Republican presidential nominee Donald J. Trump hasn't said very much about education during his campaign — just that he is "a tremendous believer" in education and that Common Core should be ended, calling the standards "an absolute disaster." But running mate Governor Mike Pence of Indiana has made education a top priority during his time in office, and Kate Zernike, reporting for The New York Times, says his strong opinions on education have made for much contention.
Pence was one of only two dozen Republicans who voted against the No Child Left Behind Act, a 2001 initiative of President George W. Bush that defined the decade's education policy. Pence was worried about too much federal overreach into what formerly had been states' and local schools' purviews.
When Pence took office in 2013, Indiana was just ending two years of legislation to establish school vouchers and increase the charter school presence in the state. But Pence wanted more.
"There was this idea that people had education reform fatigue," said Tony Bennett, the former state superintendent for public instruction. "I admired the fact that Mike didn't buy that on this issue."
State superintendents are elected in Indiana, so in 2012 Bennett was supplanted by Glenda Ritz, a Democrat, with whom Pence has experienced a lack of cooperation — so much so that at one point, Pence took money from the state to set up what might be called a shadow department of education. Pence later reversed this action.
Gov. Pence was accused of spending too much time on political matters and not enough on education policy concerns.
Pence is pro-charter schools and school vouchers, but he also has a focus on accountability. In Indiana, he pushed for shutting charters that were performing poorly. The state has one of the largest voucher programs in the nation, with over 32,000 students receiving aid packages.
Joy Pullman of the Heartland Institute said the voucher program in Indiana was "among the highest regulated in the country," even requiring private schools to administer state tests. For this reason, a third of the state's private schools do not participate in the program.
"What's the point of school choice if the choice schools have to do many of the same things public schools do?" she asked.
Pence discarded the Common Core standards and called for the state to come up with its own standards. But the new curriculum looked very much like standards under Common Core. Pence hired a company to create a new test for Indiana, but disliked that it was too lengthy.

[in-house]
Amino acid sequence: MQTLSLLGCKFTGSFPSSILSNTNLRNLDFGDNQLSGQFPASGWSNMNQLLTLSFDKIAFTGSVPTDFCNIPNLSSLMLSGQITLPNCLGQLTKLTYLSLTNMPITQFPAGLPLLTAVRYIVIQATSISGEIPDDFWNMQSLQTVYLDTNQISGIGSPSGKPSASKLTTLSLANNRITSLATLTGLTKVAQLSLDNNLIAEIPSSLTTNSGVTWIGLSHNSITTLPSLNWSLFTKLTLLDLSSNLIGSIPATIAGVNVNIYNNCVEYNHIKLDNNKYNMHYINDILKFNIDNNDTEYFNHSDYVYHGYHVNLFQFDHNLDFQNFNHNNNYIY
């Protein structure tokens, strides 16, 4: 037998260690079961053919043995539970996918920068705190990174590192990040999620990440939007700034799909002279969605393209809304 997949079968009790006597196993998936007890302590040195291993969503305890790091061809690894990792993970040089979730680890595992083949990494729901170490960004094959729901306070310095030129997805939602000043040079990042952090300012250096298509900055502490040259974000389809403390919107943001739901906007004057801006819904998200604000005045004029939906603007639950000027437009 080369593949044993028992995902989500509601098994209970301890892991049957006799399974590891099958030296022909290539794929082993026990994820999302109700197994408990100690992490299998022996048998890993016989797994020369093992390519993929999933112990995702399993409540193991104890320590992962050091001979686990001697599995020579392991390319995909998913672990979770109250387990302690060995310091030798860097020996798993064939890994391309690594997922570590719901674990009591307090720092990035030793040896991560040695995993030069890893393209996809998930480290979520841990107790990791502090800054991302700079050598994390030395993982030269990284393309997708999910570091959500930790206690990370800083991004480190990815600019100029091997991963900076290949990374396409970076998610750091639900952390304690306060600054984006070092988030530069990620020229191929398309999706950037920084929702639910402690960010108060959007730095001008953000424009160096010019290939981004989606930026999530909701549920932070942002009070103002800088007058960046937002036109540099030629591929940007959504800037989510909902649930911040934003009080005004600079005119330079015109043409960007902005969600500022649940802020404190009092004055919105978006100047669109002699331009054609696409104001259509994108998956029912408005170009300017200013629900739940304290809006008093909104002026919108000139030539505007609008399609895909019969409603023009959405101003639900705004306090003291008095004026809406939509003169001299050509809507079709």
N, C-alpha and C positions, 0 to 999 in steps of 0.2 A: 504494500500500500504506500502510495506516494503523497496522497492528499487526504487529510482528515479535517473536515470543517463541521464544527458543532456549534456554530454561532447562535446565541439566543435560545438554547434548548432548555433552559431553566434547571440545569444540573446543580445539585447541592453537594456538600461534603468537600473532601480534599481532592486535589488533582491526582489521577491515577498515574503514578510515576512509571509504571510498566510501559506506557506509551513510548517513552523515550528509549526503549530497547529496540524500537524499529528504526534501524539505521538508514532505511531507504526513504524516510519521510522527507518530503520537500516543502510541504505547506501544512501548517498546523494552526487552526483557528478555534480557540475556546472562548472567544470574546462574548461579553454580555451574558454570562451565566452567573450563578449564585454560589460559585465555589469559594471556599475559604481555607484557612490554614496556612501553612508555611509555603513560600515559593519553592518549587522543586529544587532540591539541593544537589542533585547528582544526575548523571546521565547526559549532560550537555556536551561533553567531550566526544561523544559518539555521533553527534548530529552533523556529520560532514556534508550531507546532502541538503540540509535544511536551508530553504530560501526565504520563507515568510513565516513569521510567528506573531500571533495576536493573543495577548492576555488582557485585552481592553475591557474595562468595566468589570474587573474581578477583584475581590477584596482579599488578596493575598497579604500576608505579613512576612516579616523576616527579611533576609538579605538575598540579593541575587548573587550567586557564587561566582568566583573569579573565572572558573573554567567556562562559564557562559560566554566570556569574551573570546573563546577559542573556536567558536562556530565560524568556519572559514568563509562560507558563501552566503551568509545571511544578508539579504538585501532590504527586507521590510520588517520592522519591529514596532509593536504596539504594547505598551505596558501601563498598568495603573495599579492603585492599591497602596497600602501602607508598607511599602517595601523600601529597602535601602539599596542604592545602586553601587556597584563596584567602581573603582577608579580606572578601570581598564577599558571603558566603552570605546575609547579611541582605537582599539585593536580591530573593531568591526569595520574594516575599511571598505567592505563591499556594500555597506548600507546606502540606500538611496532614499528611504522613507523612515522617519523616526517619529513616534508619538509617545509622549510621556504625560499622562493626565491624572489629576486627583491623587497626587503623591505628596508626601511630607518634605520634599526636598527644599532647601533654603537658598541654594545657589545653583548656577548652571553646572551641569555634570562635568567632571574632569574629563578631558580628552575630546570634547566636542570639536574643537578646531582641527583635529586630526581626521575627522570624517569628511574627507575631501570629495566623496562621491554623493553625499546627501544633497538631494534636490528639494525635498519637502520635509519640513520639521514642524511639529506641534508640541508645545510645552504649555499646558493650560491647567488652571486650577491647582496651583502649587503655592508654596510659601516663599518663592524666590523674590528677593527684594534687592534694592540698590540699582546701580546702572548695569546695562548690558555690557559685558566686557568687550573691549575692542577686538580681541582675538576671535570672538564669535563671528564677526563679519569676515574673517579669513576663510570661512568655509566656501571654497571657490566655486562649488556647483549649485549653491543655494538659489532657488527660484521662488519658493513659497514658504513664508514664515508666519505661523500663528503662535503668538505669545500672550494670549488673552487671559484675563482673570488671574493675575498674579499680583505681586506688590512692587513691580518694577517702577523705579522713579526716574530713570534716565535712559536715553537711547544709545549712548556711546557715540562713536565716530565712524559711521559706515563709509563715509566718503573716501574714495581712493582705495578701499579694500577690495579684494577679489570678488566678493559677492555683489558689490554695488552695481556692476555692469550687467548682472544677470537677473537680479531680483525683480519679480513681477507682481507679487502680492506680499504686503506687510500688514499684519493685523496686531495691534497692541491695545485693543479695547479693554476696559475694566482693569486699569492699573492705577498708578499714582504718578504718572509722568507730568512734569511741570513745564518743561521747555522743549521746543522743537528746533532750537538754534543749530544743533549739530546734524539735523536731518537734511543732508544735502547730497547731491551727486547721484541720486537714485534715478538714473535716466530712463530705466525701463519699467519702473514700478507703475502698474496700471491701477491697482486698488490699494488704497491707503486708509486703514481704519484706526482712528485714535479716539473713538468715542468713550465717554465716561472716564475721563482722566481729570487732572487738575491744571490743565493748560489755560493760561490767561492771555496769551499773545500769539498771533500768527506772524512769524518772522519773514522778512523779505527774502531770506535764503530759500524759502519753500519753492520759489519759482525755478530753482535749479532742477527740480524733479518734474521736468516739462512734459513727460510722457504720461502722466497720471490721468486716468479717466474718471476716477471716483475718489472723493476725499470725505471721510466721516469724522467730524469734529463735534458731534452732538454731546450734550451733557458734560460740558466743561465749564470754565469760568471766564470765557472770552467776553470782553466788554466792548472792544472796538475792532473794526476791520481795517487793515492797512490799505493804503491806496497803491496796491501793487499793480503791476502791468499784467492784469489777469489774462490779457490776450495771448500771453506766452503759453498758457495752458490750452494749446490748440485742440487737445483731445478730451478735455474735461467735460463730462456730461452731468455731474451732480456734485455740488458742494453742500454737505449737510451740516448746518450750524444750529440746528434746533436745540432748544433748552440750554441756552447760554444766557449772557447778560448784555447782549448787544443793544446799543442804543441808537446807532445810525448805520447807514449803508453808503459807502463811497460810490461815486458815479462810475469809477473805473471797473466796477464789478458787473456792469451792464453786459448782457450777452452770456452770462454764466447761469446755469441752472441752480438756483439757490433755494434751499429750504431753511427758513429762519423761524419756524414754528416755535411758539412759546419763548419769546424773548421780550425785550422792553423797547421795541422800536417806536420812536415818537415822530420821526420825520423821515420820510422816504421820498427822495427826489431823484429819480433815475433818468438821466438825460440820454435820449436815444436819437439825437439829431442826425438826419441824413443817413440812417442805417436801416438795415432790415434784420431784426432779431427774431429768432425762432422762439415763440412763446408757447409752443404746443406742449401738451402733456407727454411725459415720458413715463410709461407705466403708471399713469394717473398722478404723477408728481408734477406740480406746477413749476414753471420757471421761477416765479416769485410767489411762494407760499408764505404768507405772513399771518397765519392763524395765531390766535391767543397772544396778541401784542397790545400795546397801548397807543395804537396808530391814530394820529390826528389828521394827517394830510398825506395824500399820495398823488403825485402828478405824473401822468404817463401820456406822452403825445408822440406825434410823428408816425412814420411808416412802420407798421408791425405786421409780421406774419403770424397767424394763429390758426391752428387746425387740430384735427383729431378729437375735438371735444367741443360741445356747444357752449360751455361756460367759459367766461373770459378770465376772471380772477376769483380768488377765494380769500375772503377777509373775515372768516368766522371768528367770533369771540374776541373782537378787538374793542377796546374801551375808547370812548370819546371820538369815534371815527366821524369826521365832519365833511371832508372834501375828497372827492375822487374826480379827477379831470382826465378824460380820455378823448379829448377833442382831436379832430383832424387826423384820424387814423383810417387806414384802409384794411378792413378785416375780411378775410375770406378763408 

Indiana was one of the few states that did not have a publicly funded preschool program for poverty-level children. Pence was able to convince Republican leaders in the legislature to start one.
"It's safe to say that had it not been for his strong leadership, we wouldn't have had the pilot preschool program we have now," said David Harris, the founder of the Mind Trust, which helps incubate charter and other new schools in Indiana.
The Democrats are seizing on Pence's education record. Hillary Clinton told a rally of the American Federation of Teachers in Minneapolis on Monday that Pence was:
"â¦ one of the most hostile politicians in America when it comes to public education."
But Allysia Finley of The Wall Street Journal points out that the battles waged by Pence are an example of his record as a fighter. She believes they also show that conservative policies can assist low- and middle-income kids.
Still, Clinton accused Gov. Pence of undermining the rights of workers, women, immigrants, and the LGBT community.
The GOP often talks about eliminating the Education Department, but Clinton says that although the department does not get everything right, it does provide strong support for critical programs.
From pre-K to Pell Grants and resources for low-income students, pupils with disabilities, and English-Language Learners, getting rid of the department would leave some of the country's most vulnerable children out in the cold, writes Kimberly Hefling for Politico.
Democratic leaders made several meaningful changes to the party platform last week, including giving support to parents who choose to opt their kids out of standardized tests. Also, the new language toned down some of the reform discourse that was in an earlier draft of the platform.
The platform is against the use of test scores to evaluate administration and teachers. As for charter schools, the platform says they must "accept and retain proportionate numbers of students of color, students with disabilities, and English language learners," and must not take the place of public schools or make traditional public schools unstable, according to The American Prospect's Rachel M. Cohen.